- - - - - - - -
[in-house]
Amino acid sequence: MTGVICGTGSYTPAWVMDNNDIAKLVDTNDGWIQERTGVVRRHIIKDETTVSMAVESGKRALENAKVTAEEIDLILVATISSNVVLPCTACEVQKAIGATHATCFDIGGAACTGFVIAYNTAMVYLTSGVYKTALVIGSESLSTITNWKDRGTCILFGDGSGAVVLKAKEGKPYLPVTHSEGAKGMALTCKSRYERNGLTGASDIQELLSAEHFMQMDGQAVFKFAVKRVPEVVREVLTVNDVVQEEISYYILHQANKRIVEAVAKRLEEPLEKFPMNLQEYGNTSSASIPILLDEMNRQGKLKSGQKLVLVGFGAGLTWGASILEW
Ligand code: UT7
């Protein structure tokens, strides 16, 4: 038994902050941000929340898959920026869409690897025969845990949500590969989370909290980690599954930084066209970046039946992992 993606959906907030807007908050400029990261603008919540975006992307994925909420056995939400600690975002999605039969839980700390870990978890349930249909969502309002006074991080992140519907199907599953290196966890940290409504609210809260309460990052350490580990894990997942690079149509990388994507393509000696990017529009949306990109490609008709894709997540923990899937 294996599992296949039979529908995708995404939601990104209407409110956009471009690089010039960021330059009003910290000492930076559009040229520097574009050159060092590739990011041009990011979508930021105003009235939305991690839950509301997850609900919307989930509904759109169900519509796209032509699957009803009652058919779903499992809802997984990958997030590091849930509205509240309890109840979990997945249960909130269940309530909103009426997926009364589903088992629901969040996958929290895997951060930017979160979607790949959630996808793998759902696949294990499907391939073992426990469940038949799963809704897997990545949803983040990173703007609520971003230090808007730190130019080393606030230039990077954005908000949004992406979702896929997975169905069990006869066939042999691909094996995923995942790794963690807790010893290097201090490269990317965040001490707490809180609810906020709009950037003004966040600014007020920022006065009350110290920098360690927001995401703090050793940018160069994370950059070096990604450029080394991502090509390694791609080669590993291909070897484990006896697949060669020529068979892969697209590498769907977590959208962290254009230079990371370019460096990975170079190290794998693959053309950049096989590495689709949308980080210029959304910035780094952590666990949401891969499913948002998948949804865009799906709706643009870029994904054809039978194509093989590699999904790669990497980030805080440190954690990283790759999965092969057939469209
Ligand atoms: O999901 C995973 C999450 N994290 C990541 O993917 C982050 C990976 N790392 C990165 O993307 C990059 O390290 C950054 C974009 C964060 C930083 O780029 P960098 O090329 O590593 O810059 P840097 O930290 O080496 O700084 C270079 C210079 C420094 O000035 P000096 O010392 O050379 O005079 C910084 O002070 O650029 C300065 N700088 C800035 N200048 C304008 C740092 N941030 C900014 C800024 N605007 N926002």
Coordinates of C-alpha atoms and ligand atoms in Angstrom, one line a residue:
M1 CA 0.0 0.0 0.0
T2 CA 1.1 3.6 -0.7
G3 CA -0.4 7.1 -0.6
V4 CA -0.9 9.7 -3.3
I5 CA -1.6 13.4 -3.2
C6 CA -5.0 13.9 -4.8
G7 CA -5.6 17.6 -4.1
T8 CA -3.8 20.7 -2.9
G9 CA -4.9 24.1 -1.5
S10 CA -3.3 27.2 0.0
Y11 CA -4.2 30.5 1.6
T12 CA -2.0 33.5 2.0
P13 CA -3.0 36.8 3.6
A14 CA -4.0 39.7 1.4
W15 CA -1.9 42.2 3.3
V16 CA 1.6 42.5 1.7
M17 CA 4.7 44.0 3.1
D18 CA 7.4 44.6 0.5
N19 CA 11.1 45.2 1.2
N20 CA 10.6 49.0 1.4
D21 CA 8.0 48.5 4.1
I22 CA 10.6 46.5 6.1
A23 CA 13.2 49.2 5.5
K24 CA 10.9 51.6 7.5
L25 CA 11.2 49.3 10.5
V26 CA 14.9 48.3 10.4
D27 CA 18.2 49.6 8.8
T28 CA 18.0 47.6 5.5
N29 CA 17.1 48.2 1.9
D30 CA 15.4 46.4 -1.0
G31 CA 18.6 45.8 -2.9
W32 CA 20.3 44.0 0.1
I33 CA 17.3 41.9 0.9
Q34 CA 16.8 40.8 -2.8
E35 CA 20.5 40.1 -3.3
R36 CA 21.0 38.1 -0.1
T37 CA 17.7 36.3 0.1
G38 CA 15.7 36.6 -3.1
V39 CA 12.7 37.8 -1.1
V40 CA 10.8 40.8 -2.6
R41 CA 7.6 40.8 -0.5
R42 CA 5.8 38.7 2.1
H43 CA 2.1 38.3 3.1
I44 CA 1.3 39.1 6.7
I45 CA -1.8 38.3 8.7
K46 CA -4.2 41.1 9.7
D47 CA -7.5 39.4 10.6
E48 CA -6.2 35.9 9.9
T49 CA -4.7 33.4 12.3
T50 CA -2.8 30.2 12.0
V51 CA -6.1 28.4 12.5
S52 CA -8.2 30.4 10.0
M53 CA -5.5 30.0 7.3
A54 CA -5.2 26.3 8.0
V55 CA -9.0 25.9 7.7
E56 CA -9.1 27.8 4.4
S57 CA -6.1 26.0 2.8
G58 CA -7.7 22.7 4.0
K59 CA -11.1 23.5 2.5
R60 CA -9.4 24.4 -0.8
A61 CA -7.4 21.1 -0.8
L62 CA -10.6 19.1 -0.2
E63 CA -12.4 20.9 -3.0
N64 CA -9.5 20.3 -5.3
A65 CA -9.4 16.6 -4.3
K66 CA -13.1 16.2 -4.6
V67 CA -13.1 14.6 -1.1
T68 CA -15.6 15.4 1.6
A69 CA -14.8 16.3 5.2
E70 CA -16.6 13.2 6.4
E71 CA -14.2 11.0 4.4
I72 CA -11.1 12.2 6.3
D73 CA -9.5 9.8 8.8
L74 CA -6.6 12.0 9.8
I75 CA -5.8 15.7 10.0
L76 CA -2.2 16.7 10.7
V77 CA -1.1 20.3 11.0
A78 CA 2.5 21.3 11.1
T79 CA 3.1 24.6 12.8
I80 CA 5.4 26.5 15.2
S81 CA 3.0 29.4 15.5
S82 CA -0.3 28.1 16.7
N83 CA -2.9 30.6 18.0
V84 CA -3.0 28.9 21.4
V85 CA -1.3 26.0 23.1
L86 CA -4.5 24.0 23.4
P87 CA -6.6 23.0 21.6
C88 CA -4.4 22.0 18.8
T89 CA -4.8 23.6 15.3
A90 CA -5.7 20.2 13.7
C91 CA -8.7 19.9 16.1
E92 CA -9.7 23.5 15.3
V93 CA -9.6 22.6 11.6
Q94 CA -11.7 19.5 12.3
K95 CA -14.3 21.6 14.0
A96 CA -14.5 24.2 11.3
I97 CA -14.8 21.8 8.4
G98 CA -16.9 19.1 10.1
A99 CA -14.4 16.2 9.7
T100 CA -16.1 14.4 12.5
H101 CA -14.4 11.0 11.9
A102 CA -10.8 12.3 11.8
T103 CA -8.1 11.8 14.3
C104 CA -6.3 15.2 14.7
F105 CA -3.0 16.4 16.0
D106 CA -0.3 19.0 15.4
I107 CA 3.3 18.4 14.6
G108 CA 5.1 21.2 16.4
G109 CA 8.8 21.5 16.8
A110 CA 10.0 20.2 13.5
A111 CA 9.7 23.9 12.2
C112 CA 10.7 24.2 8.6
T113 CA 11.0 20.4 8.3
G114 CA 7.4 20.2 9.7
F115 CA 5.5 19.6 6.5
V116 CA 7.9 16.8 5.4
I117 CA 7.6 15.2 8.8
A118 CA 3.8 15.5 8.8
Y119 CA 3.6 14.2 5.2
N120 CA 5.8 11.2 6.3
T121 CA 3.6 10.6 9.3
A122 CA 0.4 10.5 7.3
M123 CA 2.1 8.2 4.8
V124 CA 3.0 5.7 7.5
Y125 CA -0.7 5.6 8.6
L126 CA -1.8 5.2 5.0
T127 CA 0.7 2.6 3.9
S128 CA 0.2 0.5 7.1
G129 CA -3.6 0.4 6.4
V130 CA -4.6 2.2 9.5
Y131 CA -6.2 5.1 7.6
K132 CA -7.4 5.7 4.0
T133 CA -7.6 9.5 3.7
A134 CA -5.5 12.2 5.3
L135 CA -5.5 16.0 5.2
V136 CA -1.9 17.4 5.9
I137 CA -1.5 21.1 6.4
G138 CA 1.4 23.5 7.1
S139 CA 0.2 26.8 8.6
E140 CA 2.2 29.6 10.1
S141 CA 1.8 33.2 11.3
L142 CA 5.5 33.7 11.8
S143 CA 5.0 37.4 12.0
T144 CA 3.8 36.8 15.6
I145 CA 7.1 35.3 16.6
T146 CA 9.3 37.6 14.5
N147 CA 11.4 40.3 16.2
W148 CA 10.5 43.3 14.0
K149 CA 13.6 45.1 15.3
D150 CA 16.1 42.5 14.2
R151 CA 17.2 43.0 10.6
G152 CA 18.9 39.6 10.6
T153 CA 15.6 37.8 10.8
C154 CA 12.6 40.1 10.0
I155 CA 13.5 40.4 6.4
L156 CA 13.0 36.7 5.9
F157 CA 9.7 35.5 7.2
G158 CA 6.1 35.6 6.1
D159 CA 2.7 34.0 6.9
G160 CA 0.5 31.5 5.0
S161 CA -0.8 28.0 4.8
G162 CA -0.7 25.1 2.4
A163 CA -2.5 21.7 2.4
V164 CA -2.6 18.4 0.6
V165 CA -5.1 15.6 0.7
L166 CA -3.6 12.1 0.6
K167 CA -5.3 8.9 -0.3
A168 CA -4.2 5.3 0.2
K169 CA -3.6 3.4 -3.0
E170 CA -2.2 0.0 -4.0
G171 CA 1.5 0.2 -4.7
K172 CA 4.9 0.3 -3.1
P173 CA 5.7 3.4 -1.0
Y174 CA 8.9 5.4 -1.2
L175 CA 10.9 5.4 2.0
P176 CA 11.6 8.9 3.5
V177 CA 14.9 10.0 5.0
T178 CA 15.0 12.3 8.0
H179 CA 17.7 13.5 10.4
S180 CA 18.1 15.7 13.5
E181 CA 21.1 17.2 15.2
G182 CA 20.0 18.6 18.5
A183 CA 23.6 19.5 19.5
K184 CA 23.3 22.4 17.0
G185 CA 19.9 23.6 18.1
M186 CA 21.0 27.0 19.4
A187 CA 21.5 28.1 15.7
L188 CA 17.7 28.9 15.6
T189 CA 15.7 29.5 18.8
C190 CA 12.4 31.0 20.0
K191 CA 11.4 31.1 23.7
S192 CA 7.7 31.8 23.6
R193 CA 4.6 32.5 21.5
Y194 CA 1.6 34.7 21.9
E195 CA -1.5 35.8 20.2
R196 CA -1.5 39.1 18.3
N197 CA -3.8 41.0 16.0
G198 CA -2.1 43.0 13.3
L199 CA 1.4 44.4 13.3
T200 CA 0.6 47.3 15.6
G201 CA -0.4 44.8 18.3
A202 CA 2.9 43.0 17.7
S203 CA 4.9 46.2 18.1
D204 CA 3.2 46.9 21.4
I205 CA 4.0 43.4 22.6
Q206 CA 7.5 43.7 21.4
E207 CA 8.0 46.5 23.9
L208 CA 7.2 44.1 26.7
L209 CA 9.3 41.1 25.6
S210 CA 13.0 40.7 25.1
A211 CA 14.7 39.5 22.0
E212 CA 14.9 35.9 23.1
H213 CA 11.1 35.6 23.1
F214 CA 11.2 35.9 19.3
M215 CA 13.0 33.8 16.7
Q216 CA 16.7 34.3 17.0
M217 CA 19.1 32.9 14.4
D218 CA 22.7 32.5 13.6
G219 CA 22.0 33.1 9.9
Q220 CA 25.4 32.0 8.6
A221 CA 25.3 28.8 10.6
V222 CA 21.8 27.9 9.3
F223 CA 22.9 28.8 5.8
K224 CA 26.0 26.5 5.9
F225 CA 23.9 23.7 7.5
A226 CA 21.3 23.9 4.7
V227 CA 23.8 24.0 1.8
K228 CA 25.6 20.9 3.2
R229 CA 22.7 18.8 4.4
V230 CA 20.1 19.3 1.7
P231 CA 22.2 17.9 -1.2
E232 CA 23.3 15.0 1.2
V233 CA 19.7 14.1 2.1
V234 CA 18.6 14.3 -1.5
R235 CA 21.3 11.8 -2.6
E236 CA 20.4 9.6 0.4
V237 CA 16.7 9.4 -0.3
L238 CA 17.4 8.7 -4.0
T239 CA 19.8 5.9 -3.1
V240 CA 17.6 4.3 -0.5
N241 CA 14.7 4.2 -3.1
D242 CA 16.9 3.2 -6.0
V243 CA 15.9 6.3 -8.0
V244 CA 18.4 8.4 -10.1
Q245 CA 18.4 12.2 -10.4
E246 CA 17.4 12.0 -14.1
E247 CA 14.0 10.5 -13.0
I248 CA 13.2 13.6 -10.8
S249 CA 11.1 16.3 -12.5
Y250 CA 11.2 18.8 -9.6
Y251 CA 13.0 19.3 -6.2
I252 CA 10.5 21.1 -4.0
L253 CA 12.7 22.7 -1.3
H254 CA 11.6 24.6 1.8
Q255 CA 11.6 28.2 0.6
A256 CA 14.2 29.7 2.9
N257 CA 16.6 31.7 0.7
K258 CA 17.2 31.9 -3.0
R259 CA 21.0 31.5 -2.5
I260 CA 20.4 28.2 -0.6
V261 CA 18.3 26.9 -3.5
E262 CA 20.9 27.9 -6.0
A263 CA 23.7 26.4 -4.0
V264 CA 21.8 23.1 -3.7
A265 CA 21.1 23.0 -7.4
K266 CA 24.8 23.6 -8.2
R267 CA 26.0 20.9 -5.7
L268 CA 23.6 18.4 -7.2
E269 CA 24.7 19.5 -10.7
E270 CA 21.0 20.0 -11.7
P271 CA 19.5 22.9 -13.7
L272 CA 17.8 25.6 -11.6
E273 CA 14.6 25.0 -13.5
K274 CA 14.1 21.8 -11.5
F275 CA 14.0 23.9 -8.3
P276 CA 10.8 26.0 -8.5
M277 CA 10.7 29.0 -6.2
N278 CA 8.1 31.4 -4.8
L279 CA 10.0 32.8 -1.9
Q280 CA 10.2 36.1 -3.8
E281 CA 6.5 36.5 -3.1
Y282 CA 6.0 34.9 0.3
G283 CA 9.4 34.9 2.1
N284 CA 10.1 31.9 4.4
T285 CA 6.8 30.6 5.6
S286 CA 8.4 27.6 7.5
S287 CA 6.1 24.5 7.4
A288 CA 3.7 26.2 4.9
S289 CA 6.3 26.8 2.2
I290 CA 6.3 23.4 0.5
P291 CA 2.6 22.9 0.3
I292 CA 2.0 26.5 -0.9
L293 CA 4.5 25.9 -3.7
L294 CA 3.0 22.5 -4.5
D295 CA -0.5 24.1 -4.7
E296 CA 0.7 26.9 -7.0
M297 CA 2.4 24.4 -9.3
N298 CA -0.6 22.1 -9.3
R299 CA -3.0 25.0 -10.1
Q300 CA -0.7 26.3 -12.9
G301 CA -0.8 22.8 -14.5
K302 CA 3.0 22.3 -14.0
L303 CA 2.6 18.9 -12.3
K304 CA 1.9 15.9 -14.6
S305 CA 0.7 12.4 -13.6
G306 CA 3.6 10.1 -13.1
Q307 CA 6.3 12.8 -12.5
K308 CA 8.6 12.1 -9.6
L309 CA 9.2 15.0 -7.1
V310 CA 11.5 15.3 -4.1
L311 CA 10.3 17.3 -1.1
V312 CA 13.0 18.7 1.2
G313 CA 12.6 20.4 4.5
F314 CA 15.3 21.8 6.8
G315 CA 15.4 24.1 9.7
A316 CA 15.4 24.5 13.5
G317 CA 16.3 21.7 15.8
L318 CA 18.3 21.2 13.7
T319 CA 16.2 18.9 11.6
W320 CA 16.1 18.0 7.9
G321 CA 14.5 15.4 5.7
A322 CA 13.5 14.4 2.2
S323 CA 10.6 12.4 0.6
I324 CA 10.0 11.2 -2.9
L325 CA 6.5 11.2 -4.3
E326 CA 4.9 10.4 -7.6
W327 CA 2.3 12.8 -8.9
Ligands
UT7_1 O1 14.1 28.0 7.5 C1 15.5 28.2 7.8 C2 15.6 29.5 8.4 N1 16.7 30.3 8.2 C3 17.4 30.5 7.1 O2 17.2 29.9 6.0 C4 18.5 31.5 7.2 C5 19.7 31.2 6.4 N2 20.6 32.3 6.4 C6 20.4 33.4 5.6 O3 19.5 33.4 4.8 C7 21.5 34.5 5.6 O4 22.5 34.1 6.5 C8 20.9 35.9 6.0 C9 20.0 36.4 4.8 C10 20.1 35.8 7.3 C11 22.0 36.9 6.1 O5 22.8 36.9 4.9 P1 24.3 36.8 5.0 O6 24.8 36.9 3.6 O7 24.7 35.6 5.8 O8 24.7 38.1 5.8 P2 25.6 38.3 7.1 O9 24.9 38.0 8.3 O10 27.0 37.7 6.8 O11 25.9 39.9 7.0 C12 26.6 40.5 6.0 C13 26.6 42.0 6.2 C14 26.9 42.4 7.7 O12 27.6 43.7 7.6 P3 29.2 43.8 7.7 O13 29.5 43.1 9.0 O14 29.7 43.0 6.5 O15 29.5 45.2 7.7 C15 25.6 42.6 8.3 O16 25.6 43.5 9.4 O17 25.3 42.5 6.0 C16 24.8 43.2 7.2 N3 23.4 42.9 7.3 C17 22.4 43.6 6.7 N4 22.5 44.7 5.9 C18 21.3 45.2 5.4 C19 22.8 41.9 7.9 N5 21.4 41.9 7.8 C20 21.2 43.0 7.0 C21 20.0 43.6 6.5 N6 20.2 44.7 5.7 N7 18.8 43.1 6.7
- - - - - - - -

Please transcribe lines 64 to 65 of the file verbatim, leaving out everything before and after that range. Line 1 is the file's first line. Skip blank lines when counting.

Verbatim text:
G58 CA -7.7 22.7 4.0
K59 CA -11.1 23.5 2.5